“In my case, when I started looking for BMWs, I gravitated toward the 1991…the 1991 coupé is the last coupé they made in the E30…” says Delia Wolfe. “The 318IS is the ‘baby’ M3; it doesn’t put out as much horsepower or torque…but it was the spiritual successor, if you will, to the 2002.”
“It has everything you’d want in the 2002,” she says. Delia is the proud owner of a 1991 BMW 318IS, one of the last of the simple, mechanical, engineering-driven driver’s cars the Munich firm built its reputation on. “I found it down in Aptos, near Santa Cruz, somewhat sad and neglected—but I fell in love, because it reminded me about my 2002, and my Tii. And those cars were the cars I grew up on, those were the cars I loved first.”
Wolfe has been able to repair and restore her car—she’s a BMW mechanic, restorer, and expert—since 2008, with it remaining tied to commuting duties as well as just about anything else, from flinging it through a twisty road or embarking on a longer road trip.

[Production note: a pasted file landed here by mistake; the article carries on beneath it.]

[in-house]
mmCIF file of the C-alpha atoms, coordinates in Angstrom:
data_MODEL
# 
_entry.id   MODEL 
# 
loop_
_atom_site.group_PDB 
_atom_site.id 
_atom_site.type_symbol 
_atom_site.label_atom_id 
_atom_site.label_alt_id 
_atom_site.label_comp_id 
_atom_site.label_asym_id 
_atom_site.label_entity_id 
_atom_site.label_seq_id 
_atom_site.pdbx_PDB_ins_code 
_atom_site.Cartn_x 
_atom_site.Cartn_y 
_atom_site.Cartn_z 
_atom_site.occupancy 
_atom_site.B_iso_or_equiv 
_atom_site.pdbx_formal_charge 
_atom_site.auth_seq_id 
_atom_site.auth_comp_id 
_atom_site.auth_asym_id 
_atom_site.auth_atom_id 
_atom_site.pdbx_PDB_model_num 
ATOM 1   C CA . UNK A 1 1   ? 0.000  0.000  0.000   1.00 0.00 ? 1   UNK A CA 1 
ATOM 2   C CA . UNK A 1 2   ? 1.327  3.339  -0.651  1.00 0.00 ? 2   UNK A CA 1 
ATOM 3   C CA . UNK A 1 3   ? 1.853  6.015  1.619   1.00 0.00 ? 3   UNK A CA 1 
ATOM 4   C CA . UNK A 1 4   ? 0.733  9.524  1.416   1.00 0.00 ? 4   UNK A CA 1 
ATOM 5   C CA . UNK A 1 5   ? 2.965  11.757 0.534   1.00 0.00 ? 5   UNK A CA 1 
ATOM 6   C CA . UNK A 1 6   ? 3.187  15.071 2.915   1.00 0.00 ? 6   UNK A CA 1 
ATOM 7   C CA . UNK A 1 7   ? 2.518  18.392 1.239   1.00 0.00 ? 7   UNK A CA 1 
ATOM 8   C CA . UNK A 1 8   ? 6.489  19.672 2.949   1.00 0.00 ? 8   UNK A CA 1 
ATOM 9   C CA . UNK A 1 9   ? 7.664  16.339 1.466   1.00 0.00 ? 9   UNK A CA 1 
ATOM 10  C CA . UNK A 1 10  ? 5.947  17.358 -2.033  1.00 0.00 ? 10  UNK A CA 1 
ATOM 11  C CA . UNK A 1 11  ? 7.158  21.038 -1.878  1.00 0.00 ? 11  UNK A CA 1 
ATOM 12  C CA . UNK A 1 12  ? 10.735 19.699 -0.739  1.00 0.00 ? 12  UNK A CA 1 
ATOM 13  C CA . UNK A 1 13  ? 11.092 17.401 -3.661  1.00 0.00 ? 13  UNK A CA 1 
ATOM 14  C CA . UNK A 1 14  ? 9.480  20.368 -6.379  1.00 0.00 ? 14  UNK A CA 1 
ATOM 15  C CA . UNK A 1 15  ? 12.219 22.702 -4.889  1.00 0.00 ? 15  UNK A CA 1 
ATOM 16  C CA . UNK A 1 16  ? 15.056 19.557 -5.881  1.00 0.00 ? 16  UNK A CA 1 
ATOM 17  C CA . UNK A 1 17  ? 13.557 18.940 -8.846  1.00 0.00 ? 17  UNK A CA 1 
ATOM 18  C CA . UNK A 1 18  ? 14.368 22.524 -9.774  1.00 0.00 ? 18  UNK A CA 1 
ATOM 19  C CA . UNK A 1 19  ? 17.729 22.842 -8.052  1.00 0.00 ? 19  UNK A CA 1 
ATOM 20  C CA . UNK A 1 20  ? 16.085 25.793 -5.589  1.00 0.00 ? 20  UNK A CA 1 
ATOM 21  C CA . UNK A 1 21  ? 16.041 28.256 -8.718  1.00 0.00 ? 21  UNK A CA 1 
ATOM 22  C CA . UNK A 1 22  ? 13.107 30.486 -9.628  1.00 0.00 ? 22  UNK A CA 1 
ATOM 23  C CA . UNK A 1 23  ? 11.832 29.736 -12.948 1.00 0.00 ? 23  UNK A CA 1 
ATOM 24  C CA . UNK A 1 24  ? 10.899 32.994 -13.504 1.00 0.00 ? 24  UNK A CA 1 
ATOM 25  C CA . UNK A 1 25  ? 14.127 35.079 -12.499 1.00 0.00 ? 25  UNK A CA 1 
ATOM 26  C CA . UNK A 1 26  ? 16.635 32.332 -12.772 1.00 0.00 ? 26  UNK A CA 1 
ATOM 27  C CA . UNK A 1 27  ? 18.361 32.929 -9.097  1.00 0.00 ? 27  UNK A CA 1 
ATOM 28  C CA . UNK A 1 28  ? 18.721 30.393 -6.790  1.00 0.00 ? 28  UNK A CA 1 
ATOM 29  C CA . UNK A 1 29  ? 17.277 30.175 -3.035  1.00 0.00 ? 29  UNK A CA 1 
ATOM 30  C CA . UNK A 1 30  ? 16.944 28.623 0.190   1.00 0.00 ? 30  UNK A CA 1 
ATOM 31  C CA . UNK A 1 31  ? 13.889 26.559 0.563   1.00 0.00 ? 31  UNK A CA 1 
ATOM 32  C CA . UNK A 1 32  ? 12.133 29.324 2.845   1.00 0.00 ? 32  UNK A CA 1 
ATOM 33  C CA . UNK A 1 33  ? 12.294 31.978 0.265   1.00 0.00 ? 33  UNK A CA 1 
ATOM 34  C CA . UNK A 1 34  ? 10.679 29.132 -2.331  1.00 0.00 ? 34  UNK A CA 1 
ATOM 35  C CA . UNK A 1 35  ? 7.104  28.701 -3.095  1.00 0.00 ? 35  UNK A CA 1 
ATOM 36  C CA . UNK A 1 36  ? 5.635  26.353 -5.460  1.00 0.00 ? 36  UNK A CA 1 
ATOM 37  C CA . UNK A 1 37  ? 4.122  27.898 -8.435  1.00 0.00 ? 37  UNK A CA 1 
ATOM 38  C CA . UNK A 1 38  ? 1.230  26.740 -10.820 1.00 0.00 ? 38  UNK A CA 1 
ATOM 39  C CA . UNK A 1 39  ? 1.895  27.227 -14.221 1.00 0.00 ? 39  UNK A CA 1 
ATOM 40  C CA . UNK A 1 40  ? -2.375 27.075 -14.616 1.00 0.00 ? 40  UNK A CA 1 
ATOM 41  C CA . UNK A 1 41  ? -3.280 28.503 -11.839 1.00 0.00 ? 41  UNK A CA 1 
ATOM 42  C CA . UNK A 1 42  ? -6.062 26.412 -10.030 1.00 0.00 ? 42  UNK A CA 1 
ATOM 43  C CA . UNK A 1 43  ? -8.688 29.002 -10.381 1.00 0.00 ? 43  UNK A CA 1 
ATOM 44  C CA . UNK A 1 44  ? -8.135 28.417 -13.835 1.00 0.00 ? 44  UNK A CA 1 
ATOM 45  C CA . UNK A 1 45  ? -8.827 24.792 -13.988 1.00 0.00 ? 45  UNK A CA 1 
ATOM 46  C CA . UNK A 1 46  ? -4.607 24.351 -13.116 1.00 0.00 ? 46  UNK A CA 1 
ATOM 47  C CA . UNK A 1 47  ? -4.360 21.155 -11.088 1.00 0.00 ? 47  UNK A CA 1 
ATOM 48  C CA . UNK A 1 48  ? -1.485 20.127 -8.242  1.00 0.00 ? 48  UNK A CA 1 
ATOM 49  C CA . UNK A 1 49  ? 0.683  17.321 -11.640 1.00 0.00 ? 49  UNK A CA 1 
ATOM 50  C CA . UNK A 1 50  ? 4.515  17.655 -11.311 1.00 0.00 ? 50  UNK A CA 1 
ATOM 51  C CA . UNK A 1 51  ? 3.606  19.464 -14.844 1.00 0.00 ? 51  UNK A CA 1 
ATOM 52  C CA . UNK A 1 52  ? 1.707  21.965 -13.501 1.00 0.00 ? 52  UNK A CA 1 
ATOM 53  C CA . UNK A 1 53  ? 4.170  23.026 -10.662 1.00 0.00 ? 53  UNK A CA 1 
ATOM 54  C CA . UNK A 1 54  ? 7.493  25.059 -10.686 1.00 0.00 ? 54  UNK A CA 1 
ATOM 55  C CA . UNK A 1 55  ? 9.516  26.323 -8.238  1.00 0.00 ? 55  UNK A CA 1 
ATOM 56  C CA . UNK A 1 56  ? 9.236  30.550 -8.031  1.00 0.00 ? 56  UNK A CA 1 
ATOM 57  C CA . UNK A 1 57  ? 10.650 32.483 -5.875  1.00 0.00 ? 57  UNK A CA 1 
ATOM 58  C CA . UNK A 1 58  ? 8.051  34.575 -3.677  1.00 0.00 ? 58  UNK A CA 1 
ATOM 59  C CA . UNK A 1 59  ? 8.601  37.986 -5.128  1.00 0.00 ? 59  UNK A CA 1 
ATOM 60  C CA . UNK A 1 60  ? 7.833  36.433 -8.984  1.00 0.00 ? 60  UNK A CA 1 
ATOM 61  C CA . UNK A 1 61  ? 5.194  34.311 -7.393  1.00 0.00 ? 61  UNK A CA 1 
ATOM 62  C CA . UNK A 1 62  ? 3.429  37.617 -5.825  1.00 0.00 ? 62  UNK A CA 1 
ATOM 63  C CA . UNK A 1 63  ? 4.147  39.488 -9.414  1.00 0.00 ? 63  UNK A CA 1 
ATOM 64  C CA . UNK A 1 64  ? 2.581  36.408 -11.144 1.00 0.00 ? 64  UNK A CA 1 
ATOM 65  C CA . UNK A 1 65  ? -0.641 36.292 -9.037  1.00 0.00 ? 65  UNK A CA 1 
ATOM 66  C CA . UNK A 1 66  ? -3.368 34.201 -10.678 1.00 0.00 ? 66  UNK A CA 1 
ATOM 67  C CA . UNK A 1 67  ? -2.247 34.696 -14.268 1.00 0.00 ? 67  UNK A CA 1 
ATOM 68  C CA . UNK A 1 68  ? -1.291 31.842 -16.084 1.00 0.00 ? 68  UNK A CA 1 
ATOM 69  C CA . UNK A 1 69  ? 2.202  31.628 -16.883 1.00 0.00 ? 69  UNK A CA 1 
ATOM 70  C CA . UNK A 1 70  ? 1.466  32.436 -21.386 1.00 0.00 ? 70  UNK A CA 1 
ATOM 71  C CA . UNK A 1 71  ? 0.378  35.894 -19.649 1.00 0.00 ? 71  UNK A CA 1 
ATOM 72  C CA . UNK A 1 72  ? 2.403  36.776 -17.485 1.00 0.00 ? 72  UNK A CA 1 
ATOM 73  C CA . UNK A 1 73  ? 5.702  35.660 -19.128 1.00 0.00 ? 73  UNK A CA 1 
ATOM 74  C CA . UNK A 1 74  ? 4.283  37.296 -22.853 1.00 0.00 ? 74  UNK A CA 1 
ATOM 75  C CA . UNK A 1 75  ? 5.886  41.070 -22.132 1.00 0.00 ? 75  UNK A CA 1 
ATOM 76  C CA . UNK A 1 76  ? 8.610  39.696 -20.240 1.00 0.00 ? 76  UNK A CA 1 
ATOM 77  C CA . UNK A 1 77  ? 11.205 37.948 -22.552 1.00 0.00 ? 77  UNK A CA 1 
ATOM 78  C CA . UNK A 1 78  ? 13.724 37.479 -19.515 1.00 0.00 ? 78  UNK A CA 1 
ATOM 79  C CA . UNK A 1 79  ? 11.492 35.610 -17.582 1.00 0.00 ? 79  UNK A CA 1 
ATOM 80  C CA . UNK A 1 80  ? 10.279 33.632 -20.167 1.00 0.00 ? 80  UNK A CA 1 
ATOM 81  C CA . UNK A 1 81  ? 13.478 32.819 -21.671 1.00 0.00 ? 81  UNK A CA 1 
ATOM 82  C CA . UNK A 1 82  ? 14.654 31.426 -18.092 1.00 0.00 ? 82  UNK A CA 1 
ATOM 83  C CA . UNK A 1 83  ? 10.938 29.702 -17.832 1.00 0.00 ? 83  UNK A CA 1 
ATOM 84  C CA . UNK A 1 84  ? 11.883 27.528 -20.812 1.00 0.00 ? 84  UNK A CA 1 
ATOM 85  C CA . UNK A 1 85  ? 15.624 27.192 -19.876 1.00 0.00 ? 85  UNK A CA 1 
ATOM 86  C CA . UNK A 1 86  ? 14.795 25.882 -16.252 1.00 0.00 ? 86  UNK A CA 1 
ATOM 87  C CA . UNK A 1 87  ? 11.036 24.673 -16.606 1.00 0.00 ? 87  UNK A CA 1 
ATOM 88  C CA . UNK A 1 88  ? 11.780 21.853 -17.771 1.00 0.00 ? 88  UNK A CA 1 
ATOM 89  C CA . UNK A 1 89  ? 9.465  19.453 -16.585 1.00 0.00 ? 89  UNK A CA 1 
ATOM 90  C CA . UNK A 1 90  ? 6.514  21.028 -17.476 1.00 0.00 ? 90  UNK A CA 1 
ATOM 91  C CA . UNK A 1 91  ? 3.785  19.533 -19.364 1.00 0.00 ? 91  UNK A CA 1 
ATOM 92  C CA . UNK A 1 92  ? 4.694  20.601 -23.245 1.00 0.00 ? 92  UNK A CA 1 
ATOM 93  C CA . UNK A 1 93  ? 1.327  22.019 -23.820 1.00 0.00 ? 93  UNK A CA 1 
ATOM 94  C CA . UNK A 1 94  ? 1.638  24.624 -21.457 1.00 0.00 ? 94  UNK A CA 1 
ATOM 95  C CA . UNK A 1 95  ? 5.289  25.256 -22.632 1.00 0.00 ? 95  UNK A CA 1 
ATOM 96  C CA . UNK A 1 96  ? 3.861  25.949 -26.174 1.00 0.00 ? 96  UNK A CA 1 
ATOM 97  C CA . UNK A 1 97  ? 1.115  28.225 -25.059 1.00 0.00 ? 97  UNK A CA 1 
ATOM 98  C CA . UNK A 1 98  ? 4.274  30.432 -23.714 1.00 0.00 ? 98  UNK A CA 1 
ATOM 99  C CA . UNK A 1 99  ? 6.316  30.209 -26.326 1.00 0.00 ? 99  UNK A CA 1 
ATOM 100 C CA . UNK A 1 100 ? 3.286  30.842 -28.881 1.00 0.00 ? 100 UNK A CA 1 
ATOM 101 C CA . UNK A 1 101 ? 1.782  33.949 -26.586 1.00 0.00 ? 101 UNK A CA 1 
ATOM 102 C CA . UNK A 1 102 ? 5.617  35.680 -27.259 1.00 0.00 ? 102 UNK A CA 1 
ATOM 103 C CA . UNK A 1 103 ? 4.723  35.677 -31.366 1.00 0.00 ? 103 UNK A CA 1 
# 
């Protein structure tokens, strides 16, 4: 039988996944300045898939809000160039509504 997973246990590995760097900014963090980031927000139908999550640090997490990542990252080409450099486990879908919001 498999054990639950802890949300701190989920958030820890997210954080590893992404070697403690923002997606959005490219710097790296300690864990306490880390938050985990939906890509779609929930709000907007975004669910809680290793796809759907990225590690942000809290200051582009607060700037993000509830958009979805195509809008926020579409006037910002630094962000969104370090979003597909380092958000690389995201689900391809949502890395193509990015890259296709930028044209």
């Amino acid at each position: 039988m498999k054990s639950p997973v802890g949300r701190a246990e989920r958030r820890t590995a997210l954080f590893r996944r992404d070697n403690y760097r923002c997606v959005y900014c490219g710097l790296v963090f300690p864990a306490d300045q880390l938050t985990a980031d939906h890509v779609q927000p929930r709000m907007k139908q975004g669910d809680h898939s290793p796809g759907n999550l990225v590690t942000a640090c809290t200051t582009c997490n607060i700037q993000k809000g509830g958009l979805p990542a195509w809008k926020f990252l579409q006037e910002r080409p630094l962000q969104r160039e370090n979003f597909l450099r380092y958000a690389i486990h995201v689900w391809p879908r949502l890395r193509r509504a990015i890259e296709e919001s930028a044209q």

“The E30 has its own cult following. People found that you could modify them with very little money, and that the cars were durable, and that there’s all kinds of places to exercise your passion,” she says. “There’s lowered and ‘stanced’ E30s, then you’ve got E30 spec racing, there’s a rally series…people run drift cars—every facet of racing seems to have a place for the E30.”
“When you choose a car, you should choose carefully,” Wolfe says. “If it’s not the right car for you, don’t keep it…[but] I have to admit, I have got a kind of a jaded view in favor of the E30.”